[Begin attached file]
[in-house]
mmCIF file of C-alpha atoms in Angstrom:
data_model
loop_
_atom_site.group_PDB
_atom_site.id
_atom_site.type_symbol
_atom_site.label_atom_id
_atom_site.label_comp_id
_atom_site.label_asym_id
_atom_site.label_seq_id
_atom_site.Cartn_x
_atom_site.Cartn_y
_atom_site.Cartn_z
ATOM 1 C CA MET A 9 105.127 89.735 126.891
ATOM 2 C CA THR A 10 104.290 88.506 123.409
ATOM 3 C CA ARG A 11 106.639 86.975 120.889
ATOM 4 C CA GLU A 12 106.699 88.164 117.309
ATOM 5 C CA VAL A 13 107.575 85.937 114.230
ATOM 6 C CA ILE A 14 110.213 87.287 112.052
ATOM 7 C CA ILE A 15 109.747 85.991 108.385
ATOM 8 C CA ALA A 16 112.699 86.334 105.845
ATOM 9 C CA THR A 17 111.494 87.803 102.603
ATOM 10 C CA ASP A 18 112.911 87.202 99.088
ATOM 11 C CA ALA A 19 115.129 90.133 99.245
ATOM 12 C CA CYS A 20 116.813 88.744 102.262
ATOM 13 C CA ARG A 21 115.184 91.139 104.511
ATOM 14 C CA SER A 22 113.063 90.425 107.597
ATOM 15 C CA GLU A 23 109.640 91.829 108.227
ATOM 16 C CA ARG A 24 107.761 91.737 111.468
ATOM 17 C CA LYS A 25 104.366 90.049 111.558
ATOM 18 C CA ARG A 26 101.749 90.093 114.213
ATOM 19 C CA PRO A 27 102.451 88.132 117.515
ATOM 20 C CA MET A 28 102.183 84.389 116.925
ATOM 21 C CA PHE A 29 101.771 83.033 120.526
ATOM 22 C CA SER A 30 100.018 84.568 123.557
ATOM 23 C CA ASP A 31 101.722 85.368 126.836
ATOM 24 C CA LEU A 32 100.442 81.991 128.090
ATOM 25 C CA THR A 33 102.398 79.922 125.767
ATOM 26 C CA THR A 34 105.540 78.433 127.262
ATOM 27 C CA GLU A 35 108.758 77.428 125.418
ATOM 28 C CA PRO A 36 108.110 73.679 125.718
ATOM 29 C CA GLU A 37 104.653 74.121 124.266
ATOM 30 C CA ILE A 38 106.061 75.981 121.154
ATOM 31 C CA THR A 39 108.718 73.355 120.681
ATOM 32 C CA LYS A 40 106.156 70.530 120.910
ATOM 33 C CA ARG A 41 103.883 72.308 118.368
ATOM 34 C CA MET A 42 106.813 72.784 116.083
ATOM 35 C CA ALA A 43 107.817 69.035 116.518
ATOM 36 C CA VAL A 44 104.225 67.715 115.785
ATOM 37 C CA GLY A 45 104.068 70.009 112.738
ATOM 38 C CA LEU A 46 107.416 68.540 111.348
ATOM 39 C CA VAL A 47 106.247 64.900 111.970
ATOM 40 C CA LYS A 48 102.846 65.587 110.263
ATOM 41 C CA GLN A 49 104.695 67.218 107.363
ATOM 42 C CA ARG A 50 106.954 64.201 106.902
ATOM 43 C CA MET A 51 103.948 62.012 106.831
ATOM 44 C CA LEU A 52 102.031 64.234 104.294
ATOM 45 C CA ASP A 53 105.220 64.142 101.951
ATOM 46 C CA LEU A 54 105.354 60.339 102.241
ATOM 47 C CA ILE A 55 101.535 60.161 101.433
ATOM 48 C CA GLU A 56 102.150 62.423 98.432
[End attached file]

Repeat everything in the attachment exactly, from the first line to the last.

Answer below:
[in-house]
mmCIF file of C-alpha atoms in Angstrom:
data_model
loop_
_atom_site.group_PDB
_atom_site.id
_atom_site.type_symbol
_atom_site.label_atom_id
_atom_site.label_comp_id
_atom_site.label_asym_id
_atom_site.label_seq_id
_atom_site.Cartn_x
_atom_site.Cartn_y
_atom_site.Cartn_z
ATOM 1 C CA MET A 9 105.127 89.735 126.891
ATOM 2 C CA THR A 10 104.290 88.506 123.409
ATOM 3 C CA ARG A 11 106.639 86.975 120.889
ATOM 4 C CA GLU A 12 106.699 88.164 117.309
ATOM 5 C CA VAL A 13 107.575 85.937 114.230
ATOM 6 C CA ILE A 14 110.213 87.287 112.052
ATOM 7 C CA ILE A 15 109.747 85.991 108.385
ATOM 8 C CA ALA A 16 112.699 86.334 105.845
ATOM 9 C CA THR A 17 111.494 87.803 102.603
ATOM 10 C CA ASP A 18 112.911 87.202 99.088
ATOM 11 C CA ALA A 19 115.129 90.133 99.245
ATOM 12 C CA CYS A 20 116.813 88.744 102.262
ATOM 13 C CA ARG A 21 115.184 91.139 104.511
ATOM 14 C CA SER A 22 113.063 90.425 107.597
ATOM 15 C CA GLU A 23 109.640 91.829 108.227
ATOM 16 C CA ARG A 24 107.761 91.737 111.468
ATOM 17 C CA LYS A 25 104.366 90.049 111.558
ATOM 18 C CA ARG A 26 101.749 90.093 114.213
ATOM 19 C CA PRO A 27 102.451 88.132 117.515
ATOM 20 C CA MET A 28 102.183 84.389 116.925
ATOM 21 C CA PHE A 29 101.771 83.033 120.526
ATOM 22 C CA SER A 30 100.018 84.568 123.557
ATOM 23 C CA ASP A 31 101.722 85.368 126.836
ATOM 24 C CA LEU A 32 100.442 81.991 128.090
ATOM 25 C CA THR A 33 102.398 79.922 125.767
ATOM 26 C CA THR A 34 105.540 78.433 127.262
ATOM 27 C CA GLU A 35 108.758 77.428 125.418
ATOM 28 C CA PRO A 36 108.110 73.679 125.718
ATOM 29 C CA GLU A 37 104.653 74.121 124.266
ATOM 30 C CA ILE A 38 106.061 75.981 121.154
ATOM 31 C CA THR A 39 108.718 73.355 120.681
ATOM 32 C CA LYS A 40 106.156 70.530 120.910
ATOM 33 C CA ARG A 41 103.883 72.308 118.368
ATOM 34 C CA MET A 42 106.813 72.784 116.083
ATOM 35 C CA ALA A 43 107.817 69.035 116.518
ATOM 36 C CA VAL A 44 104.225 67.715 115.785
ATOM 37 C CA GLY A 45 104.068 70.009 112.738
ATOM 38 C CA LEU A 46 107.416 68.540 111.348
ATOM 39 C CA VAL A 47 106.247 64.900 111.970
ATOM 40 C CA LYS A 48 102.846 65.587 110.263
ATOM 41 C CA GLN A 49 104.695 67.218 107.363
ATOM 42 C CA ARG A 50 106.954 64.201 106.902
ATOM 43 C CA MET A 51 103.948 62.012 106.831
ATOM 44 C CA LEU A 52 102.031 64.234 104.294
ATOM 45 C CA ASP A 53 105.220 64.142 101.951
ATOM 46 C CA LEU A 54 105.354 60.339 102.241
ATOM 47 C CA ILE A 55 101.535 60.161 101.433
ATOM 48 C CA GLU A 56 102.150 62.423 98.432